Friday, January 15, 2016

What is acid rain?

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Acid rain is rain that has been made acidic due to environmental pollutants. 

The burning of fossil fuels leads to the formation of acid rain. When fossil fuels are burnt gases such as sulphur dioxide and nitrogen dioxide are released into the atmosphere. 


Sulphur dioxide and nitrogen dioxide react with the surrounding air to form acidic pollutants and fall down to earth as rain, snow or fog. 

The acid rain enters oceans, rivers, lakes, and raises the level of acidity. It also seeps deep into the ground and pollutes the underground water resources.

Effects of acid rain

Acid rain - 

  • releases aluminium into the soil, the aluminium content makes it hard for the plants to absorb water from the soil 
  • weakens plants and makes them more susceptible to diseases and affects the ability of plants to grow and reproduce
  • makes the water highly acidic, the high levels of acidity in the water make it difficult for aquatic animals and plants to survive grow and survive

Main Sources of Pollution

Power plants that burn fossil fuels release sulphur dioxide and nitrogen dioxide into the atmosphere.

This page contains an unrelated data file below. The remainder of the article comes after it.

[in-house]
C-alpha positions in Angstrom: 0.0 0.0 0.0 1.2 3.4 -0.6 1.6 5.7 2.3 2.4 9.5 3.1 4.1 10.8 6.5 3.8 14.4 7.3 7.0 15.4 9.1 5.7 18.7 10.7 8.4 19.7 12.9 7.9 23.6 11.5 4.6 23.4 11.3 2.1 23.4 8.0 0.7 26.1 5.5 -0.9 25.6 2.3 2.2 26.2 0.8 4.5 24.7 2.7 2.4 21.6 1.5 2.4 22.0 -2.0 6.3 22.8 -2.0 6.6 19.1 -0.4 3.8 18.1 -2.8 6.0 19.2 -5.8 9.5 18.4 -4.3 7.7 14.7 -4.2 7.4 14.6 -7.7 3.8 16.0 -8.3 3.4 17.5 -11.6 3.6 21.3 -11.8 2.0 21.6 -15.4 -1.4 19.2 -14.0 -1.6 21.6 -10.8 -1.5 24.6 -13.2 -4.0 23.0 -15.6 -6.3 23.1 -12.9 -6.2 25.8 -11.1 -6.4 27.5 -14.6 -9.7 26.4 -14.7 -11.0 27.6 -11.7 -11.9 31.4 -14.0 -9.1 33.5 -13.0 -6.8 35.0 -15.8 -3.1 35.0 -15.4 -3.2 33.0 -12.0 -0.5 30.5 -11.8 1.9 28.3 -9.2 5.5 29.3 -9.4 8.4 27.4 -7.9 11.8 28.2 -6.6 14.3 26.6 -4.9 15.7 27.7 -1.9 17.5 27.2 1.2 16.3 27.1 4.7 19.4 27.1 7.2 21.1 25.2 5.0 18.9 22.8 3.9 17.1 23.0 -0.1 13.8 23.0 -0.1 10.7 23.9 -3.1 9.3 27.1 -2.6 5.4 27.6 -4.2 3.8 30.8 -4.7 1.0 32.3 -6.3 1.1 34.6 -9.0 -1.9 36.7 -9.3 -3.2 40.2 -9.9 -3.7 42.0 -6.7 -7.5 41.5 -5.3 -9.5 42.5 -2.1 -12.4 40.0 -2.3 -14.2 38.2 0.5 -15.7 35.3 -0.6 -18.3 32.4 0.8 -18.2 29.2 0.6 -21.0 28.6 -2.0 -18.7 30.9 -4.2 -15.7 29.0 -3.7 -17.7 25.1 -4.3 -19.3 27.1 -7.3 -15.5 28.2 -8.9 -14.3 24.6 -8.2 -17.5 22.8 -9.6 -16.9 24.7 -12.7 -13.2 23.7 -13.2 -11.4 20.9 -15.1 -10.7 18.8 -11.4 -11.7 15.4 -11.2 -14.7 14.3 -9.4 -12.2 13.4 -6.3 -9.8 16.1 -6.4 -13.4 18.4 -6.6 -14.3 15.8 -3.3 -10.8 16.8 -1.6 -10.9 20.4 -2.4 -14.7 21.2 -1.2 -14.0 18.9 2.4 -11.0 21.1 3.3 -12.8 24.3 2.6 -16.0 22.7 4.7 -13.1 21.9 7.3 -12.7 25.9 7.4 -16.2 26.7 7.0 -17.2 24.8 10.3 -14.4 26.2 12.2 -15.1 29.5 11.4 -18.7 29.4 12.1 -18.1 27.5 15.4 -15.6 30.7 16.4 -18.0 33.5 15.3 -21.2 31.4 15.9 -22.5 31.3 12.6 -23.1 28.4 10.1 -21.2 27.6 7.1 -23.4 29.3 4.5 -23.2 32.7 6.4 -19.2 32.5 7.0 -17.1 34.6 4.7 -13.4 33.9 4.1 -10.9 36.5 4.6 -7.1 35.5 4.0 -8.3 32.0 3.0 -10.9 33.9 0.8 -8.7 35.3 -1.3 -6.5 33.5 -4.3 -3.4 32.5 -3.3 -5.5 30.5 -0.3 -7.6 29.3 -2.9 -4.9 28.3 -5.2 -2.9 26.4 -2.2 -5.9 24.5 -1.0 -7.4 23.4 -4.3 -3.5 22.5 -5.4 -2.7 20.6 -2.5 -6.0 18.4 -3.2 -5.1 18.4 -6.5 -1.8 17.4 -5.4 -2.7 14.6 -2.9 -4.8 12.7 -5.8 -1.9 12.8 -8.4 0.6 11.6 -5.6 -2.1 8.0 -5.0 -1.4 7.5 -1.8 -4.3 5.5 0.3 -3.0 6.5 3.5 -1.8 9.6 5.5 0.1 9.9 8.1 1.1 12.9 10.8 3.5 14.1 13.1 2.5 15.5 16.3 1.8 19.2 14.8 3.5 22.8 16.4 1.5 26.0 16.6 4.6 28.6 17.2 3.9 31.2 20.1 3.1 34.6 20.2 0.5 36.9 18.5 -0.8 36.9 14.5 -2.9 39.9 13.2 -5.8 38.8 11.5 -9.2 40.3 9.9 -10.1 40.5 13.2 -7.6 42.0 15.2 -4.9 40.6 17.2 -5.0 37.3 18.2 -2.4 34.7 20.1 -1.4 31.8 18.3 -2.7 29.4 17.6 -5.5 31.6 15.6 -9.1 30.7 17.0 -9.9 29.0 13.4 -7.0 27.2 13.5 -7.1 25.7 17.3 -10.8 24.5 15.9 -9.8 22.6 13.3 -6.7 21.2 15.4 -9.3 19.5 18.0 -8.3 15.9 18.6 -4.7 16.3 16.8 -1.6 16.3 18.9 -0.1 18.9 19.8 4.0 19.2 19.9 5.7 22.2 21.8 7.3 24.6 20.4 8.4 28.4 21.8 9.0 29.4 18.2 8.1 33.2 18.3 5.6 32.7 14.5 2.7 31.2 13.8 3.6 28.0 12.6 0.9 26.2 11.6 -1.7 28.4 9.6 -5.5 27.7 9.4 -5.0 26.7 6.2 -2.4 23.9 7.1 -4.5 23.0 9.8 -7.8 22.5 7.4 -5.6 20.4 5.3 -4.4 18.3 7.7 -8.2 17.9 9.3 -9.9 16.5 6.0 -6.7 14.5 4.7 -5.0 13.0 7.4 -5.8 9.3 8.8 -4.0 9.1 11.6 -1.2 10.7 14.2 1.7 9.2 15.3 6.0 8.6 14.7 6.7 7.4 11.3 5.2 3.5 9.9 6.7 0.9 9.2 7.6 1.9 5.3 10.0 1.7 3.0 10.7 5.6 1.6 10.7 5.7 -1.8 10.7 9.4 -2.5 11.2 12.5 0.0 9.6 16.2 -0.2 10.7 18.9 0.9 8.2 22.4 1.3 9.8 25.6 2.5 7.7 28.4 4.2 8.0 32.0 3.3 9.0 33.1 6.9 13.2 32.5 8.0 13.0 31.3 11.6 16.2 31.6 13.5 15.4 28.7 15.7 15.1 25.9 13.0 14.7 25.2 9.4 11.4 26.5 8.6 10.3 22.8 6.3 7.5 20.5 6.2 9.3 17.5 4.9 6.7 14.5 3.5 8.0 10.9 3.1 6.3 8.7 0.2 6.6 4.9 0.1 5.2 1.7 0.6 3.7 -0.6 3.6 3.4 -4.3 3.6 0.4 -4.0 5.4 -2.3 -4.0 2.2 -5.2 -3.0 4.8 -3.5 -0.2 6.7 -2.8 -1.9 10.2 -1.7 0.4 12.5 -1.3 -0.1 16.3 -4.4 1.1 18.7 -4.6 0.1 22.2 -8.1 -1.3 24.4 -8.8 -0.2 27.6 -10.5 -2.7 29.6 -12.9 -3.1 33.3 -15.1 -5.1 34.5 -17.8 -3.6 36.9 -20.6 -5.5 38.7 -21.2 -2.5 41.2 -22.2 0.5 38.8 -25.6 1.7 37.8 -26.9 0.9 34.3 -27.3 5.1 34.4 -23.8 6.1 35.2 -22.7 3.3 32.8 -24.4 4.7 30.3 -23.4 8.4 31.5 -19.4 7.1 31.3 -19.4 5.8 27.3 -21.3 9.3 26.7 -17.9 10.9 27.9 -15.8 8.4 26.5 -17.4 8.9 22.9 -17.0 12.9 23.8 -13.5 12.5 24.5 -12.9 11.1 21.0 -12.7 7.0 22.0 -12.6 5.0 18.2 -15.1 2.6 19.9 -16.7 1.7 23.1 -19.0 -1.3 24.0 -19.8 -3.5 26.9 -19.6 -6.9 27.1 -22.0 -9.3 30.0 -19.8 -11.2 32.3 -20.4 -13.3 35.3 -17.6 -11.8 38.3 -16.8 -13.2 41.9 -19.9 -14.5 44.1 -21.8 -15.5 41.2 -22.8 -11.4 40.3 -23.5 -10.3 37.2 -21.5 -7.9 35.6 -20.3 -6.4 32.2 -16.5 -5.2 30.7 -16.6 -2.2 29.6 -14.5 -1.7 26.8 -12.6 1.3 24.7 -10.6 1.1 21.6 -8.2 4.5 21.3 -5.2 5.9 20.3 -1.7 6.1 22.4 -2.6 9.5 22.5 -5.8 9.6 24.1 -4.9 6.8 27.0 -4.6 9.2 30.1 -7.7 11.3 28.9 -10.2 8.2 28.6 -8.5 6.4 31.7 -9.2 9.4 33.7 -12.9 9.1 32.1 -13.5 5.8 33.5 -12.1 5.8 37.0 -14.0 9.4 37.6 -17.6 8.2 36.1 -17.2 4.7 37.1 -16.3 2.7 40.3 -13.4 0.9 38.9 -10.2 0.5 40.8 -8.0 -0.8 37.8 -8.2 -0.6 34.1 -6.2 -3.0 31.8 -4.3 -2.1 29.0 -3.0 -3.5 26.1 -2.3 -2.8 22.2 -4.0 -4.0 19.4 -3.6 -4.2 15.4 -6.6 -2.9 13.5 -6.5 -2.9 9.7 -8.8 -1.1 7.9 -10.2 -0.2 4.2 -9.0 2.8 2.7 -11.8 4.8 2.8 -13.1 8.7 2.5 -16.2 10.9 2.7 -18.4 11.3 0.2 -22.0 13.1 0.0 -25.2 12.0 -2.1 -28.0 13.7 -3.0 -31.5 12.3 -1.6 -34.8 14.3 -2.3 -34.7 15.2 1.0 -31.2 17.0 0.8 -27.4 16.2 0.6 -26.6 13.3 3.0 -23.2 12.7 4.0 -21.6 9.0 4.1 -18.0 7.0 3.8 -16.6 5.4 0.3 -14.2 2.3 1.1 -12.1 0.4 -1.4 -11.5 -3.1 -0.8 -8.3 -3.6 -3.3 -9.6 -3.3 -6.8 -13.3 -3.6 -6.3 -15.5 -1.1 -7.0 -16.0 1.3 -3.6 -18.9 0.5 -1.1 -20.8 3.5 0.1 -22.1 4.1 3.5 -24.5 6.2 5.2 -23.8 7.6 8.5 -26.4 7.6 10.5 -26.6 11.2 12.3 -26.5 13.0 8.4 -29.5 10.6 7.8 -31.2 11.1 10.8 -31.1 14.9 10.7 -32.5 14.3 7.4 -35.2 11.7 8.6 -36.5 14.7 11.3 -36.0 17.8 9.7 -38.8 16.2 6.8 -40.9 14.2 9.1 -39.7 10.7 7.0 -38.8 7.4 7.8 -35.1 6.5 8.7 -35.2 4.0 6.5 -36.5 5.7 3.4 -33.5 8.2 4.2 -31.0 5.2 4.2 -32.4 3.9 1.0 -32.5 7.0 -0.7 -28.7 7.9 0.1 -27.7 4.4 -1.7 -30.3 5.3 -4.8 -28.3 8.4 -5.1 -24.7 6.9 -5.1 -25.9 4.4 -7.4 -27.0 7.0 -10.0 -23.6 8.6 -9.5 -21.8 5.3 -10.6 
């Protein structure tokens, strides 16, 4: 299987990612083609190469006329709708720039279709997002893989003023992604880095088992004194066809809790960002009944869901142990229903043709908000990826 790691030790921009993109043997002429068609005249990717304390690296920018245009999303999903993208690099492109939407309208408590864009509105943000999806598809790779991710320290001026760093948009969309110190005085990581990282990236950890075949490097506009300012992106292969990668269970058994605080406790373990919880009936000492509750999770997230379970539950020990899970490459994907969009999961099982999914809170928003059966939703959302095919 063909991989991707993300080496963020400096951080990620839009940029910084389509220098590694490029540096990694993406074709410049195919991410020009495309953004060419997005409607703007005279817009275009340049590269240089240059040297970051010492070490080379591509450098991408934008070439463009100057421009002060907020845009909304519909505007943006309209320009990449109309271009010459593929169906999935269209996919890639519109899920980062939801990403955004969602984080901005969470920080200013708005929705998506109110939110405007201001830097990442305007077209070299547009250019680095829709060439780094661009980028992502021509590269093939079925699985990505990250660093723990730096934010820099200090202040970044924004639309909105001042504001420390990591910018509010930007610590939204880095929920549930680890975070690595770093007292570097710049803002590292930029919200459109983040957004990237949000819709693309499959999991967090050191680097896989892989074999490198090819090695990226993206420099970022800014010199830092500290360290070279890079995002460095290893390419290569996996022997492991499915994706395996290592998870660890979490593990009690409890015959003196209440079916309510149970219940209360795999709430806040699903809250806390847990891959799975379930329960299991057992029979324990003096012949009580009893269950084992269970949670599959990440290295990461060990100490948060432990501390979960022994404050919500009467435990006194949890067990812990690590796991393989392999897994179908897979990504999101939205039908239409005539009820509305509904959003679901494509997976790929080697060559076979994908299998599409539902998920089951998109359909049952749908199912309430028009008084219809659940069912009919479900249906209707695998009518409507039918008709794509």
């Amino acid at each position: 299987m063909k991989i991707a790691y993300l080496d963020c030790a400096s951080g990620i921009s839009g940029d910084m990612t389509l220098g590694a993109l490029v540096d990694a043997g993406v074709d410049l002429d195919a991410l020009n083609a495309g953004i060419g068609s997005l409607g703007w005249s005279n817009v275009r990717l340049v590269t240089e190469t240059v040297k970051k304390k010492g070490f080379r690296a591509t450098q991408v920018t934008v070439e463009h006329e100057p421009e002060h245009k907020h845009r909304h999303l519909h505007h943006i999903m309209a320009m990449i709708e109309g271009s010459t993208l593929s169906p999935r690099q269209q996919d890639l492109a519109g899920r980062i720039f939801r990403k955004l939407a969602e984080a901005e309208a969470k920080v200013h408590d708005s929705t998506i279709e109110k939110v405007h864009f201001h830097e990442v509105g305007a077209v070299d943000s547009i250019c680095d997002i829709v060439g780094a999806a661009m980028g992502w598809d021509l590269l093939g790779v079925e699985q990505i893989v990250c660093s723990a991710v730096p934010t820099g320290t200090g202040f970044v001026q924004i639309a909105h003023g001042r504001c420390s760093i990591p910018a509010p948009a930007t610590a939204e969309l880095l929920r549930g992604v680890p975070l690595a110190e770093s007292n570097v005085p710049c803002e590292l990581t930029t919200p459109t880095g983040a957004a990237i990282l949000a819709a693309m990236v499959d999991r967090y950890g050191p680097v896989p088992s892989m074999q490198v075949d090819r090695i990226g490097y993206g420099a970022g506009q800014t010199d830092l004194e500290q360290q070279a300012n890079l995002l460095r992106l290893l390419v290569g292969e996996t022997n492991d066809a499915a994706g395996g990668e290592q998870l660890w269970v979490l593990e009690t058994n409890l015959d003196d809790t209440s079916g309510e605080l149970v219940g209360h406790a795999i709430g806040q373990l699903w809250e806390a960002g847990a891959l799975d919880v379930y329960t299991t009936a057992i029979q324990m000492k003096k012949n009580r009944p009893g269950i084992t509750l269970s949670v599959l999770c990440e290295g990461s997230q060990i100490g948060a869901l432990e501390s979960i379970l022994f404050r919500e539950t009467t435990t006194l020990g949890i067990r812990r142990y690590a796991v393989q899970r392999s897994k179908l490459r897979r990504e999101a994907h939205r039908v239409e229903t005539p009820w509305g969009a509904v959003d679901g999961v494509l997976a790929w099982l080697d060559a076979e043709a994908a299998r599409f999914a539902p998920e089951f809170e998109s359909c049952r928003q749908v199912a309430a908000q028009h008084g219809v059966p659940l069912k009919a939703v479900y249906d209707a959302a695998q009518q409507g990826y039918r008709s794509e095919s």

Automobiles produce about half of the world’s nitrogen dioxide.

Exhaust from cars, trucks and buses release nitrogen dioxide and sulphur dioxide

Role of nitrogen in acid rain

High concentration of nitrogen in the water due to acid rain results in the growth of algal blooms. 

When more algae grow other aquatic plant species die due to lack of oxygen and sunlight. Bacteria feed on the dead organic matter and multiply. 

As bacteria increase in number, the oxygen content decreases making it difficult for aquatic plants and animals to breathe.

What is dry acid deposition?

Acidic gases and particles in the environment are referred to as dry acid deposition. 

The acidic gases and particles are blown by the wind and are deposited on buildings, vehicles and trees.

The deposited  acidic particles and gases are washed off from the buildings, vehicles and trees and increase the acid level of the falling rain. 

References

http://environment.nationalgeographic.com/environment/global-warming/acid-rain-overview
http://www.epa.gov/acidrain/education/site_students/whatcauses.html
http://www2.gsu.edu/~mstnrhx/EnviroBio%20Projects/AcidRain/causes.html



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